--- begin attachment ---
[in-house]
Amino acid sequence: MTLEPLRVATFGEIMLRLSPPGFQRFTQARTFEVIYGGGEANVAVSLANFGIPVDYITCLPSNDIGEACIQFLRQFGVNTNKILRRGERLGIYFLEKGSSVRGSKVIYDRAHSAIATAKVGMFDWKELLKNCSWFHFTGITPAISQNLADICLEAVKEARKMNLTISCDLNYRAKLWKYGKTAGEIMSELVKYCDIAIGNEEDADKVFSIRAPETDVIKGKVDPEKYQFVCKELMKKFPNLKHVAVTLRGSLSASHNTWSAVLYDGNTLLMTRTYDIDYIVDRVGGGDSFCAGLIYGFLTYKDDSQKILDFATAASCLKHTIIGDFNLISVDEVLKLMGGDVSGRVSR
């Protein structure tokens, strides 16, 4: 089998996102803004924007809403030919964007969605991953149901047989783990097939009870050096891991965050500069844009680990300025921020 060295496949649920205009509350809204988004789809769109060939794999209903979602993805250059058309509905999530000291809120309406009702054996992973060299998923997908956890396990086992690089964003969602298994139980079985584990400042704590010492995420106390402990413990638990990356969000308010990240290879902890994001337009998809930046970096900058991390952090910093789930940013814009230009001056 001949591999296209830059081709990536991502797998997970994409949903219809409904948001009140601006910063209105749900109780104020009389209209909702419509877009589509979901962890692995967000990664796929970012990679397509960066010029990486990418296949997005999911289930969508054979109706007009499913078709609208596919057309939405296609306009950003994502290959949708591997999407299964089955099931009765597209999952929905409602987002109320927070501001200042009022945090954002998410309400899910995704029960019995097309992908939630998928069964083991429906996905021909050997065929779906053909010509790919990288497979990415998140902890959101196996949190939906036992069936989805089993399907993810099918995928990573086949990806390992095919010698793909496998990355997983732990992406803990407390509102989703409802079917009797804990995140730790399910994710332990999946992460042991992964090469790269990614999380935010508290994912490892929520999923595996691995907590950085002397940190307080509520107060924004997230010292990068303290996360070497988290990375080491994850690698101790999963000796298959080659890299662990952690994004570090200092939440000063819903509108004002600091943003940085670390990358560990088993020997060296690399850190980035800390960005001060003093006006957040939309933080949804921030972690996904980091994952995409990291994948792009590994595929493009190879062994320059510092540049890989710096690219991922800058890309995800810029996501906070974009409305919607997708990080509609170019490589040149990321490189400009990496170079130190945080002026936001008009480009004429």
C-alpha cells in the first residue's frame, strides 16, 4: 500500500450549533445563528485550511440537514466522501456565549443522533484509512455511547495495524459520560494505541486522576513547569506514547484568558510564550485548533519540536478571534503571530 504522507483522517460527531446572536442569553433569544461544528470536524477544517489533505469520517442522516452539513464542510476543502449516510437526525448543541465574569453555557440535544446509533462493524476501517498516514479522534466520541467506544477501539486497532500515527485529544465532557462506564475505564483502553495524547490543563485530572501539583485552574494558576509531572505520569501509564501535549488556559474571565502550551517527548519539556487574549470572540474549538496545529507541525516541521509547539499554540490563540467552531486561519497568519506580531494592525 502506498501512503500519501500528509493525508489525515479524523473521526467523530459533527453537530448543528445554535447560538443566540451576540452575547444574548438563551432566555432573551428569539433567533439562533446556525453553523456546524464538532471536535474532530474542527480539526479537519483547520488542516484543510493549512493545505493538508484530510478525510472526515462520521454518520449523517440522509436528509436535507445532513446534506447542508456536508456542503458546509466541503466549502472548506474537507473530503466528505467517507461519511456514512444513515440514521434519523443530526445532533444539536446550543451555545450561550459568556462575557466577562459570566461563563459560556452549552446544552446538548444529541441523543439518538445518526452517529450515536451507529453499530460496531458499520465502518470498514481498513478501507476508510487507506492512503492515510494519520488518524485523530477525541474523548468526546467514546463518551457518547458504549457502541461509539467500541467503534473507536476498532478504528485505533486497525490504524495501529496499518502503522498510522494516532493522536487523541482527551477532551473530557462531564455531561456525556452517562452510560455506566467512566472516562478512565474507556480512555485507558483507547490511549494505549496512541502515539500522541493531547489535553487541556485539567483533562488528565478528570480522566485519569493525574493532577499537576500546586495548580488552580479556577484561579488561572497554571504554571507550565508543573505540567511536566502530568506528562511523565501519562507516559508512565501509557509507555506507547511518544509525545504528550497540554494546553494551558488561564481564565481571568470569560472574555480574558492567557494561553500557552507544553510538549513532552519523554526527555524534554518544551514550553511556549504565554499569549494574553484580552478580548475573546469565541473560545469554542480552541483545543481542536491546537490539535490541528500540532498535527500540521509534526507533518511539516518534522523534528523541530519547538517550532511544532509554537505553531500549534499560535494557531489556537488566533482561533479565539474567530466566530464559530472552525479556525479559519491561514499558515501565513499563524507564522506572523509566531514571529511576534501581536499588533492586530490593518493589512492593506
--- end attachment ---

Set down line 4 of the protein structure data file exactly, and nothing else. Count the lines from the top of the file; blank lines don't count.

C-alpha cells in the first residue's frame, strides 16, 4: 500500500450549533445563528485550511440537514466522501456565549443522533484509512455511547495495524459520560494505541486522576513547569506514547484568558510564550485548533519540536478571534503571530 504522507483522517460527531446572536442569553433569544461544528470536524477544517489533505469520517442522516452539513464542510476543502449516510437526525448543541465574569453555557440535544446509533462493524476501517498516514479522534466520541467506544477501539486497532500515527485529544465532557462506564475505564483502553495524547490543563485530572501539583485552574494558576509531572505520569501509564501535549488556559474571565502550551517527548519539556487574549470572540474549538496545529507541525516541521509547539499554540490563540467552531486561519497568519506580531494592525 502506498501512503500519501500528509493525508489525515479524523473521526467523530459533527453537530448543528445554535447560538443566540451576540452575547444574548438563551432566555432573551428569539433567533439562533446556525453553523456546524464538532471536535474532530474542527480539526479537519483547520488542516484543510493549512493545505493538508484530510478525510472526515462520521454518520449523517440522509436528509436535507445532513446534506447542508456536508456542503458546509466541503466549502472548506474537507473530503466528505467517507461519511456514512444513515440514521434519523443530526445532533444539536446550543451555545450561550459568556462575557466577562459570566461563563459560556452549552446544552446538548444529541441523543439518538445518526452517529450515536451507529453499530460496531458499520465502518470498514481498513478501507476508510487507506492512503492515510494519520488518524485523530477525541474523548468526546467514546463518551457518547458504549457502541461509539467500541467503534473507536476498532478504528485505533486497525490504524495501529496499518502503522498510522494516532493522536487523541482527551477532551473530557462531564455531561456525556452517562452510560455506566467512566472516562478512565474507556480512555485507558483507547490511549494505549496512541502515539500522541493531547489535553487541556485539567483533562488528565478528570480522566485519569493525574493532577499537576500546586495548580488552580479556577484561579488561572497554571504554571507550565508543573505540567511536566502530568506528562511523565501519562507516559508512565501509557509507555506507547511518544509525545504528550497540554494546553494551558488561564481564565481571568470569560472574555480574558492567557494561553500557552507544553510538549513532552519523554526527555524534554518544551514550553511556549504565554499569549494574553484580552478580548475573546469565541473560545469554542480552541483545543481542536491546537490539535490541528500540532498535527500540521509534526507533518511539516518534522523534528523541530519547538517550532511544532509554537505553531500549534499560535494557531489556537488566533482561533479565539474567530466566530464559530472552525479556525479559519491561514499558515501565513499563524507564522506572523509566531514571529511576534501581536499588533492586530490593518493589512492593506